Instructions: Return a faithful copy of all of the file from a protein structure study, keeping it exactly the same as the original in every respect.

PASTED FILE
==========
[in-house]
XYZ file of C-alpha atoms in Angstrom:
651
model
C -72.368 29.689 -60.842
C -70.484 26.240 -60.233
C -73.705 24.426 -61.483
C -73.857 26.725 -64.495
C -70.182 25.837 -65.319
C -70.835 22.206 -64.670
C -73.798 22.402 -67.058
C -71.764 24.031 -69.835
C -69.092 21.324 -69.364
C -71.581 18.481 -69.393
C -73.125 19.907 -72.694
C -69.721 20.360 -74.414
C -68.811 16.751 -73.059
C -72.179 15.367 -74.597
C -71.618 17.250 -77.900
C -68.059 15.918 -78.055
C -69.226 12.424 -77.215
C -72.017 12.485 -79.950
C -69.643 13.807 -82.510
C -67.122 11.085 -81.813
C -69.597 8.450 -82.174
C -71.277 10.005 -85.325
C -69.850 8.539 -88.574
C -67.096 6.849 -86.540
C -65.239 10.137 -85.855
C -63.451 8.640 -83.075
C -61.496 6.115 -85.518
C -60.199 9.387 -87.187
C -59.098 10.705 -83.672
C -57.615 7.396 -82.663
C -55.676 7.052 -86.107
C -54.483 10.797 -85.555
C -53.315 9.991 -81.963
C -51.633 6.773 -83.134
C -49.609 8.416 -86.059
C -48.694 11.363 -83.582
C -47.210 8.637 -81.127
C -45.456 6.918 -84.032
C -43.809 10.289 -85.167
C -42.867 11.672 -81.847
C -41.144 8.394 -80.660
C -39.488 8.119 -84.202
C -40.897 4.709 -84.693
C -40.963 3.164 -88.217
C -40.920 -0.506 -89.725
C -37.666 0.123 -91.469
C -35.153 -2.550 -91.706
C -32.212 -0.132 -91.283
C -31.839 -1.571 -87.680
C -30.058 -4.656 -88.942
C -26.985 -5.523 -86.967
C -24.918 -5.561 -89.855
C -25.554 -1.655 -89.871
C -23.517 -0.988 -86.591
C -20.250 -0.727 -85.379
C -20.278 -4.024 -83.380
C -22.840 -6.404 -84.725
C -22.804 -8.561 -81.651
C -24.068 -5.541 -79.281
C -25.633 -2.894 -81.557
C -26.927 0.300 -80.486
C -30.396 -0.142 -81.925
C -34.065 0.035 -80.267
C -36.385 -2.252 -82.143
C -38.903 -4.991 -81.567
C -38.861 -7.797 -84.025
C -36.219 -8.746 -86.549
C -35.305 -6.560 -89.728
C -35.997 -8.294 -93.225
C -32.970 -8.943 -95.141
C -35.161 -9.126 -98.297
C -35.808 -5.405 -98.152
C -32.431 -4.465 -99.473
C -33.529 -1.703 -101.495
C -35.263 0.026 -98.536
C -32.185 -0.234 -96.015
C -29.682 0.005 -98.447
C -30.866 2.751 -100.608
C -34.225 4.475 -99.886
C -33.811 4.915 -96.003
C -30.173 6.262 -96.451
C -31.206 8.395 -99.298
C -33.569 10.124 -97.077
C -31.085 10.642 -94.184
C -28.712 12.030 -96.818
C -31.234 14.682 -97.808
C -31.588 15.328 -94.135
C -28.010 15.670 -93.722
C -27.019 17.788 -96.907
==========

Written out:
[in-house]
XYZ file of C-alpha atoms in Angstrom:
651
model
C -72.368 29.689 -60.842
C -70.484 26.240 -60.233
C -73.705 24.426 -61.483
C -73.857 26.725 -64.495
C -70.182 25.837 -65.319
C -70.835 22.206 -64.670
C -73.798 22.402 -67.058
C -71.764 24.031 -69.835
C -69.092 21.324 -69.364
C -71.581 18.481 -69.393
C -73.125 19.907 -72.694
C -69.721 20.360 -74.414
C -68.811 16.751 -73.059
C -72.179 15.367 -74.597
C -71.618 17.250 -77.900
C -68.059 15.918 -78.055
C -69.226 12.424 -77.215
C -72.017 12.485 -79.950
C -69.643 13.807 -82.510
C -67.122 11.085 -81.813
C -69.597 8.450 -82.174
C -71.277 10.005 -85.325
C -69.850 8.539 -88.574
C -67.096 6.849 -86.540
C -65.239 10.137 -85.855
C -63.451 8.640 -83.075
C -61.496 6.115 -85.518
C -60.199 9.387 -87.187
C -59.098 10.705 -83.672
C -57.615 7.396 -82.663
C -55.676 7.052 -86.107
C -54.483 10.797 -85.555
C -53.315 9.991 -81.963
C -51.633 6.773 -83.134
C -49.609 8.416 -86.059
C -48.694 11.363 -83.582
C -47.210 8.637 -81.127
C -45.456 6.918 -84.032
C -43.809 10.289 -85.167
C -42.867 11.672 -81.847
C -41.144 8.394 -80.660
C -39.488 8.119 -84.202
C -40.897 4.709 -84.693
C -40.963 3.164 -88.217
C -40.920 -0.506 -89.725
C -37.666 0.123 -91.469
C -35.153 -2.550 -91.706
C -32.212 -0.132 -91.283
C -31.839 -1.571 -87.680
C -30.058 -4.656 -88.942
C -26.985 -5.523 -86.967
C -24.918 -5.561 -89.855
C -25.554 -1.655 -89.871
C -23.517 -0.988 -86.591
C -20.250 -0.727 -85.379
C -20.278 -4.024 -83.380
C -22.840 -6.404 -84.725
C -22.804 -8.561 -81.651
C -24.068 -5.541 -79.281
C -25.633 -2.894 -81.557
C -26.927 0.300 -80.486
C -30.396 -0.142 -81.925
C -34.065 0.035 -80.267
C -36.385 -2.252 -82.143
C -38.903 -4.991 -81.567
C -38.861 -7.797 -84.025
C -36.219 -8.746 -86.549
C -35.305 -6.560 -89.728
C -35.997 -8.294 -93.225
C -32.970 -8.943 -95.141
C -35.161 -9.126 -98.297
C -35.808 -5.405 -98.152
C -32.431 -4.465 -99.473
C -33.529 -1.703 -101.495
C -35.263 0.026 -98.536
C -32.185 -0.234 -96.015
C -29.682 0.005 -98.447
C -30.866 2.751 -100.608
C -34.225 4.475 -99.886
C -33.811 4.915 -96.003
C -30.173 6.262 -96.451
C -31.206 8.395 -99.298
C -33.569 10.124 -97.077
C -31.085 10.642 -94.184
C -28.712 12.030 -96.818
C -31.234 14.682 -97.808
C -31.588 15.328 -94.135
C -28.010 15.670 -93.722
C -27.019 17.788 -96.907